Question

5. Calculating tax incidence Suppose that the U.S. government decides to charge wine producers a tax. Before the tax, 40 billion bottles of wine were sold every year at a price of $5 per bottle. After the tax, 34 billion bottles of wine are sold every year; consumers pay $6 per bottle, and producers receive $2 per bottle (after paying the tax). The amount of the tax on a bottle of wine is $ per bottle. Of this amount, the burden that falls on consumers is $ per bottle, and the burden that falls on producers is $ per bottle. True or False: The effect of the tax on the quantity sold would have been smaller if the tax had been levied on consumers. True False Continue without saving.

Answer #1

5. Calculating tax incidence
Suppose that the U.S. government decides to charge wine
producers a tax. Before the tax, 15,000 bottles of wine were sold
every week at a price of $7 per bottle. After the tax, 10,000
bottles of wine are sold every week; consumers pay $9 per bottle,
and producers receive $6 per bottle (after paying the tax). The
amount of the tax on a bottle of wine is $ ? per bottle. Of this
amount, the burden...

Suppose that the U.S. government decides to charge wine
producers a tax. Before the tax, 30,000 bottles of wine were sold
every week at a price of $7 per bottle. After the tax, 25,000
bottles of wine are sold every week; consumers pay $9 per bottle,
and producers receive $6 per bottle (after paying the tax). The
amount of the tax on a bottle of wine is $_____ per bottle. Of this
amount, the burden that falls on consumers is...

Suppose that the U.S. government decides to charge wine
producers a tax. Before the tax, 10 million bottles of wine were
sold every month at a price of $4 per bottle. After the tax, 3
million bottles of wine are sold every month; consumers pay $7 per
bottle, and producers receive $2 per bottle (after paying the
tax).
The amount of the tax on a bottle of wine is -----per bottle. Of
this amount, the burden that falls on consumers...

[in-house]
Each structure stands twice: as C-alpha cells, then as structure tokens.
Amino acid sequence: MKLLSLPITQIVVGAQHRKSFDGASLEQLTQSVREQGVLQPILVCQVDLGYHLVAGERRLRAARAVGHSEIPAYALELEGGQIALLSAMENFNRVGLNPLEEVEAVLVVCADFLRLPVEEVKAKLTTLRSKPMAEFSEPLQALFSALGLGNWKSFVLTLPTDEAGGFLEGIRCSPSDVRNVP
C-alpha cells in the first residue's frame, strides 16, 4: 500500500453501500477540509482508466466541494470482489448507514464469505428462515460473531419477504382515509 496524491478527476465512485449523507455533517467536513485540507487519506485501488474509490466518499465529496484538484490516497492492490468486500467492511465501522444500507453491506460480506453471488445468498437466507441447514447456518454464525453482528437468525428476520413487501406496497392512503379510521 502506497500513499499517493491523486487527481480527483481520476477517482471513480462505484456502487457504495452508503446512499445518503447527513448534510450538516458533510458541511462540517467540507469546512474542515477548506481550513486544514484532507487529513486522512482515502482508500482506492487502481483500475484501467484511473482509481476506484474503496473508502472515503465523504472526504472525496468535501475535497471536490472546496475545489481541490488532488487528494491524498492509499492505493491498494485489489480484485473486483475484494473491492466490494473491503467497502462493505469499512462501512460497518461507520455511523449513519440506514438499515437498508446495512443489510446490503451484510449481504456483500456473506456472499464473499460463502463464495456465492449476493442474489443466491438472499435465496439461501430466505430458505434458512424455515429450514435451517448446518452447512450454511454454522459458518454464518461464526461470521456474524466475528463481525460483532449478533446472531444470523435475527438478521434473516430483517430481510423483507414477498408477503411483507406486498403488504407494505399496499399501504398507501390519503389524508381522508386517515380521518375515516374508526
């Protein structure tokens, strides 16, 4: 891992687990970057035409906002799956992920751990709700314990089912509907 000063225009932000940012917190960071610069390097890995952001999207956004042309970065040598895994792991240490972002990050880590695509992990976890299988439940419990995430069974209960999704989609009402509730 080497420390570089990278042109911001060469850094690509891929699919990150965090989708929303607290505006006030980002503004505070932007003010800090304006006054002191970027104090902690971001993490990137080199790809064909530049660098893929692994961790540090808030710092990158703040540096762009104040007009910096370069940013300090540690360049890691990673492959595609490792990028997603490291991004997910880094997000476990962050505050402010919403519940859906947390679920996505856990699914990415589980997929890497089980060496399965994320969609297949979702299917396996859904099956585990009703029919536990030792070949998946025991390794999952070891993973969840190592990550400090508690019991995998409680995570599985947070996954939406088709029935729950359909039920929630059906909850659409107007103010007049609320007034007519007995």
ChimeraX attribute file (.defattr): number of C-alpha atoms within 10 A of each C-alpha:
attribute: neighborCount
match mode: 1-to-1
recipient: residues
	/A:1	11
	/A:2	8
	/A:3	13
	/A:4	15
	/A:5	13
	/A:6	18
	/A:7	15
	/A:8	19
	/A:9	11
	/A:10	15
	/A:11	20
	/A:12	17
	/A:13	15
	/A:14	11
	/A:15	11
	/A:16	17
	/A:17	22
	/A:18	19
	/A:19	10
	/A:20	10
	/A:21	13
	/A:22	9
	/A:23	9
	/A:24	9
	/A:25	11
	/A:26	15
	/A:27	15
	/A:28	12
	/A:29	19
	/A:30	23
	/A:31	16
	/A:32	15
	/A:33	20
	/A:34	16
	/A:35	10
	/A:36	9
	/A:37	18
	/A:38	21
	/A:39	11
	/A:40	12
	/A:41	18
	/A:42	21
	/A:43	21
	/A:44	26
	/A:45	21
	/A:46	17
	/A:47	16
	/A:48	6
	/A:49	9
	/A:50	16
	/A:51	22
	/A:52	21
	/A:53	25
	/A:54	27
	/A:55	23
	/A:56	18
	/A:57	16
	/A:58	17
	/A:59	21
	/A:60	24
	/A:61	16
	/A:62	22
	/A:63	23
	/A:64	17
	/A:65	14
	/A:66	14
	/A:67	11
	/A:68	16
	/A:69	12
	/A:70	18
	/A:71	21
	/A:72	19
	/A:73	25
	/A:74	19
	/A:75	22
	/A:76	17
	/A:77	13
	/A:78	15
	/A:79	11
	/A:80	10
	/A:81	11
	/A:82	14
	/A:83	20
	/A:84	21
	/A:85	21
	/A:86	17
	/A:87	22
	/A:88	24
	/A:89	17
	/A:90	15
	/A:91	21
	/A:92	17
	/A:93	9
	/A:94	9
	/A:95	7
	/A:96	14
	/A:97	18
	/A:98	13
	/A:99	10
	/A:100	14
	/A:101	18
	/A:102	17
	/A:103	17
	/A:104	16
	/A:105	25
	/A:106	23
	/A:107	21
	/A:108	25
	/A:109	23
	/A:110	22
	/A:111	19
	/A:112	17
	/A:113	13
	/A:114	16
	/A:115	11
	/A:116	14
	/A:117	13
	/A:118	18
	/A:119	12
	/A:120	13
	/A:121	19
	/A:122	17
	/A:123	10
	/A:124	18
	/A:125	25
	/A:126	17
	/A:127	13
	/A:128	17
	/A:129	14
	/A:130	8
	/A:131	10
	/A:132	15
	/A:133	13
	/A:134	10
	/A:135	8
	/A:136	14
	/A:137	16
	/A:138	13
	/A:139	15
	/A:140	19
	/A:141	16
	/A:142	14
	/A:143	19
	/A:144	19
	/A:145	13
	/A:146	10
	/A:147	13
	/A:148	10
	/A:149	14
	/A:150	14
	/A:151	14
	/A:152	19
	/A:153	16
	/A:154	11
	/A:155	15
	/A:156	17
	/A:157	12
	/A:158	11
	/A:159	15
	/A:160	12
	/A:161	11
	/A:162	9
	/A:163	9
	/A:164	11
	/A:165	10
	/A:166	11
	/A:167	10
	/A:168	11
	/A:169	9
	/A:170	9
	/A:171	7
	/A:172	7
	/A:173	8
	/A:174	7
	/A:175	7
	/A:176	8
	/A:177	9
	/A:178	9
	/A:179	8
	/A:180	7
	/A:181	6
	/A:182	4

Suppose that the U.S. government decides to charge wine
producers a tax. Before the tax, 50 million bottles of wine were
sold every month at a price of $6 per bottle. After the tax, 43
million bottles of wine are sold every month; consumers pay $9 per
bottle, and producers receive $4 per bottle (after paying the
tax).
The amount of the tax on a bottle of wine is ______ per bottle.
Of this amount, the burden that falls on...

2.Calculating tax incidence
Suppose that the U.S. government decides to charge beer
producers a tax. Before the tax, 30 million cases of beer were sold
every month at a price of $6 per case. After the tax, 24 million
cases of beer are sold every month; consumers pay $7 per case, and
producers receive $3 per case (after paying the tax).
The amount of the tax on a case of beer is __ per case. Of this
amount, the burden...

Calculating tax incidence
Suppose that the U.S. government decides to charge beer
consumers a tax. Before the tax, 50,000 cases of beer were sold
every week at a price of $7 per case. After the tax, 43,000 cases
of beer are sold every week; consumers pay $10 per case (including
the tax), and producers receive $5 per case.
The amount of the tax on a case of beer is $_____
per case. Of this amount, the burden that falls on...

Suppose that the U.S. government decides to charge beer
consumers a tax. Before the tax, 25,000 cases of beer were sold
every week at a price of $4 per case. After the tax, 19,000 cases
of beer are sold every week; consumers pay $5 per case (including
the tax), and producers receive $1 per case. The amount of the tax
on a case of beer is $_______ per case. Of this amount, the burden
that falls on consumers is $____...

Suppose the average monthly demand for cigarettes can be
described by the equation QD = 30−p, and supply can be described by
the equation QS = 18+2p, where p is the price of a pack of
cigarettes. When there is no tax on cigarettes, the equilibrium
price is p0 =$4 per pack and Q0 =26.
(a) Suppose the government sets a specific tax on tobacco
producers of τ = $1.50 per pack to reduce tobacco consumption. How
much do consumers...

Suppose officials in the U.S. want to reduce the national
cigarettes consumption from the current 400 billion to 300 billion
cigarette packs per year. They propose two workable solutions that
would each bring about such a reduction of 100 billion cigarette
packs sold and purchased.
Option 1 is to place a tax on every cigarette pack sold.
Option 2 is to impose a price floor on what consumers have to
pay for a pack of cigarettes.
(a) Provide a separate...

Q1 Ch1 (20%) a. Supply: Suppose the following information is
known about a market: 1. Sellers will not sell at all below a price
of $2. 2. At a price of $10, any given seller will sell 10 units.
3. There are 100 identical sellers in the market. Assuming a linear
supply curve, use this information to derive the market supply
curve. b. Demand: Suppose the demand for a particular product can
be expressed as Q = 100/p. Calculate the...

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